The orthodox monadic determination thesis holds that we represent colour relations by virtue of representing colours. Against this orthodoxy, I argue that it is possible to represent colour relations without representing any colours. I present a model of iconic perceptual content that allows for such primitive relational colour representation, and provide four empirical arguments in its support. I close by surveying alternative views of the relationship between monadic and relational colour representation.
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  19. Color Synesthesia.Berit Brogaard, Dimitria Gatzia & Jennifer J. Matey - 2019 - In Renzo Shamey (ed.), Encyclopedia of Color Science and Technology 2nd Edition. Springer. pp. 1-7.
    Encyclopedia entry on color synesthesia with cognitive/neurscientific focus.
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  20. Colours, Corners And Complexity.Kevin Mulligan - 2009 - Swiss Philosophical Preprints.
    "There is a philosophical question as to what one really sees". Wittgenstein's remark raises all sorts of questions: Does one see tables and chairs, people jumping up and down, their jumps, their sadness ? Does one see colours and forms, coloured forms, dynamic and static, that are above or to the left of other coloured forms ? If the latter, are these things one sees private entities or public entities as are, presumably, tables and chairs ? If both answers are (...)
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  21. Seeing colours unconsciously.Paweł Jakub Zięba - 2022 - Synthese 200 (3):1-36.
    According to unconscious perception hypothesis (UP), mental states of the same fundamental kind as ordinary conscious seeing can occur unconsciously. The proponents of UP often support it with empirical evidence for a more specific hypothesis, according to which colours can be seen unconsciously (UPC). However, UPC is a general claim that admits of many interpretations. The main aim of this paper is to determine which of them is the most plausible. To this end, I investigate how adopting various conceptions of (...)
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  22. Outside color.Adam Pautz - manuscript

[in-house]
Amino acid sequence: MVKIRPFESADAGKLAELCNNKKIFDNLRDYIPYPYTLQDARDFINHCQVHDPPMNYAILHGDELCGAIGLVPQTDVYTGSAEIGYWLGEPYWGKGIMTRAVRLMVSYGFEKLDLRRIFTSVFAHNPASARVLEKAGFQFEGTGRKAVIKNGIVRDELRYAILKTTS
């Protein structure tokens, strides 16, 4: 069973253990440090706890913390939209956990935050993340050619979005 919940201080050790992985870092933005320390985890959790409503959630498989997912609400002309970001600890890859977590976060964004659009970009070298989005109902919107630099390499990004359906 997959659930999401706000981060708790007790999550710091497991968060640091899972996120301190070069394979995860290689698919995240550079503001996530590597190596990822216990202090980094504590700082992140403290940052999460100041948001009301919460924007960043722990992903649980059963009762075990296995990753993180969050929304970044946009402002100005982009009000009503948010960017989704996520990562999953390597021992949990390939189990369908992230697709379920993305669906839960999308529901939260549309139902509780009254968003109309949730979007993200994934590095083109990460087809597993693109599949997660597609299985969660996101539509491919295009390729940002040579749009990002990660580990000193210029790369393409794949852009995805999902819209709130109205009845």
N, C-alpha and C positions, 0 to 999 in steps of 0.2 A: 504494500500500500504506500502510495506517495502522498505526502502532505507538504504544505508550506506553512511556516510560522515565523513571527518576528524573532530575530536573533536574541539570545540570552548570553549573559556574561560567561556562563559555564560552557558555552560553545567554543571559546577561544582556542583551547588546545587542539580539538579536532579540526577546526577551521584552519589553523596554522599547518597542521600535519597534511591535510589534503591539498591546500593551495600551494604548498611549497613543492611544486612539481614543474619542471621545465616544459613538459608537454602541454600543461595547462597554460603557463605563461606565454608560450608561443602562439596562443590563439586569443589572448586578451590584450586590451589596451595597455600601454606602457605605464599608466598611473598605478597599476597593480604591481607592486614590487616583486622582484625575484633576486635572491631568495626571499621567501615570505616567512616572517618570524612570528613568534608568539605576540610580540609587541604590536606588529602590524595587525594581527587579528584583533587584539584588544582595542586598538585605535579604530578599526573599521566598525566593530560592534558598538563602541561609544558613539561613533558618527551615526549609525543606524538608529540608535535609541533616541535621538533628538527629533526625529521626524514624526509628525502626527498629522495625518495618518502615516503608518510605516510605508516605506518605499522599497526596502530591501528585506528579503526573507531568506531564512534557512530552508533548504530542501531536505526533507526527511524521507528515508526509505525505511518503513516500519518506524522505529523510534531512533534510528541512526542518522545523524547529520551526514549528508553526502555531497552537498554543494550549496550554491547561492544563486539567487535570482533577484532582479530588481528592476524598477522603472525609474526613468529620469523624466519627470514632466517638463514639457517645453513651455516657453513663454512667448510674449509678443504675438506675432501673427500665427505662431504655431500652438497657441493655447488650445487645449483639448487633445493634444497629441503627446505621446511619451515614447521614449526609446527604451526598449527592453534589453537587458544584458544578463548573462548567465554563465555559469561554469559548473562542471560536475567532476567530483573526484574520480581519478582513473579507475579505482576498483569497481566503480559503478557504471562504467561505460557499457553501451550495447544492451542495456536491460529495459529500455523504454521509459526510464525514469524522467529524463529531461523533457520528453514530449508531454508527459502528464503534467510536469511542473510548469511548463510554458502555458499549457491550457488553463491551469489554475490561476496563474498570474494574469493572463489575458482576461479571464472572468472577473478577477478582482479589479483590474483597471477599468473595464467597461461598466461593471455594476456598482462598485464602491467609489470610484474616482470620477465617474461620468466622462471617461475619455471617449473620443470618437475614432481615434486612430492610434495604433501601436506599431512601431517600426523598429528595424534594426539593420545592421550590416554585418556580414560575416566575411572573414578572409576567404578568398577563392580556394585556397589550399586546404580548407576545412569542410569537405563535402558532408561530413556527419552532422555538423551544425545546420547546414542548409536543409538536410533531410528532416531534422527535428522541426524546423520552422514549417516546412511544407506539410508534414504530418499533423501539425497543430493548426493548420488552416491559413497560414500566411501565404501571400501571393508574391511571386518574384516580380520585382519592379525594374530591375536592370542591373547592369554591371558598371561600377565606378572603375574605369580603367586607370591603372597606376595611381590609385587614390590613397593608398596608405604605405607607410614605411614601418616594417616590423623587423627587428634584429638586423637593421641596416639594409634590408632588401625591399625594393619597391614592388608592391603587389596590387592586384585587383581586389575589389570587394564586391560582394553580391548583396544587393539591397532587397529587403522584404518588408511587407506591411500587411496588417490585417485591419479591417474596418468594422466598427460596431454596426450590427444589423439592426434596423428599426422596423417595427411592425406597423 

I raise some objections to the theory presented in *Outside Color*.
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  23. Color relationalism and relativism.Alex Byrne & David R. Hilbert - 2017 - Topics in Cognitive Science 9 (1):172-192.
    This paper critically examines color relationalism and color relativism, two theories of color that are allegedly supported by variation in normal human color vision. We mostly discuss color relationalism, defended at length in Jonathan Cohen's The Red and the Real, and argue that the theory has insuperable problems.
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  24. Meaning, Colouring, and Logic: Kaplan vs. Frege on Pejoratives.Ludovic Soutif - 2022 - Princípios: Revista de Filosofia 29 (59):151-171.
    In this essay I consider Kaplan’s challenge to Frege’s so-called dictum: “Logic (and perhaps even truth) is immune to epithetical color”. I show that if it is to challenge anything, it rather challenges the view (attributable to Frege) that logic is immune to pejorative colour. This granted, I show that Kaplan’s inference-based challenge can be set even assuming that the pejorative doesn’t make any non-trivial truth-conditional (descriptive) contribution. This goes against the general tendency to consider the truth-conditionally inert logically (...)
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  25. Colour Spectral Counterpoints. Case Study on Aestetic Judgement in the Experimental Sciences.Olaf L. Müller - 2009 - In Ingo Nussbaumer & Galerie Hubert Winter (eds.), Restraint versus Intervention: Painting as Alignment. Verlag für moderne Kunst.